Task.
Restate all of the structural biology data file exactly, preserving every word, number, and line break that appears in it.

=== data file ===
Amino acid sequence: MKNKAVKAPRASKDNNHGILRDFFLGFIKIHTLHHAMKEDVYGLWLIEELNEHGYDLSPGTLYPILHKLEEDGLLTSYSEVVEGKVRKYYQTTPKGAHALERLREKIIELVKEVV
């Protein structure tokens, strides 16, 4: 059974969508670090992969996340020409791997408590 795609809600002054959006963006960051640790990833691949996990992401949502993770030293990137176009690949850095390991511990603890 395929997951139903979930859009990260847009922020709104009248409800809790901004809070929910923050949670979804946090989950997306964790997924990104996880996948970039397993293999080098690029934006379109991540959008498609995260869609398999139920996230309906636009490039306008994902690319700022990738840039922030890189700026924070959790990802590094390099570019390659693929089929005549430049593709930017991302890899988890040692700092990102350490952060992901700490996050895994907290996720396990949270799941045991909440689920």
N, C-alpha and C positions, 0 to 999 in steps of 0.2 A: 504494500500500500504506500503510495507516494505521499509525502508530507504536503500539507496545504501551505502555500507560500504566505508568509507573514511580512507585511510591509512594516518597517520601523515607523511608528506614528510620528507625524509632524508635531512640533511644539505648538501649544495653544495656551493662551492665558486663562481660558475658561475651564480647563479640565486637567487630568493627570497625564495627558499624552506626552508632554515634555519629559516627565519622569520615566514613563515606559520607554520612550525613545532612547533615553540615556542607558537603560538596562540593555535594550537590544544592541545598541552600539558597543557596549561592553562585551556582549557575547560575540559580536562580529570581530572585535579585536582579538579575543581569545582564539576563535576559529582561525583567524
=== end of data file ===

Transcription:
Amino acid sequence: MKNKAVKAPRASKDNNHGILRDFFLGFIKIHTLHHAMKEDVYGLWLIEELNEHGYDLSPGTLYPILHKLEEDGLLTSYSEVVEGKVRKYYQTTPKGAHALERLREKIIELVKEVV
């Protein structure tokens, strides 16, 4: 059974969508670090992969996340020409791997408590 795609809600002054959006963006960051640790990833691949996990992401949502993770030293990137176009690949850095390991511990603890 395929997951139903979930859009990260847009922020709104009248409800809790901004809070929910923050949670979804946090989950997306964790997924990104996880996948970039397993293999080098690029934006379109991540959008498609995260869609398999139920996230309906636009490039306008994902690319700022990738840039922030890189700026924070959790990802590094390099570019390659693929089929005549430049593709930017991302890899988890040692700092990102350490952060992901700490996050895994907290996720396990949270799941045991909440689920």
N, C-alpha and C positions, 0 to 999 in steps of 0.2 A: 504494500500500500504506500503510495507516494505521499509525502508530507504536503500539507496545504501551505502555500507560500504566505508568509507573514511580512507585511510591509512594516518597517520601523515607523511608528506614528510620528507625524509632524508635531512640533511644539505648538501649544495653544495656551493662551492665558486663562481660558475658561475651564480647563479640565486637567487630568493627570497625564495627558499624552506626552508632554515634555519629559516627565519622569520615566514613563515606559520607554520612550525613545532612547533615553540615556542607558537603560538596562540593555535594550537590544544592541545598541552600539558597543557596549561592553562585551556582549557575547560575540559580536562580529570581530572585535579585536582579538579575543581569545582564539576563535576559529582561525583567524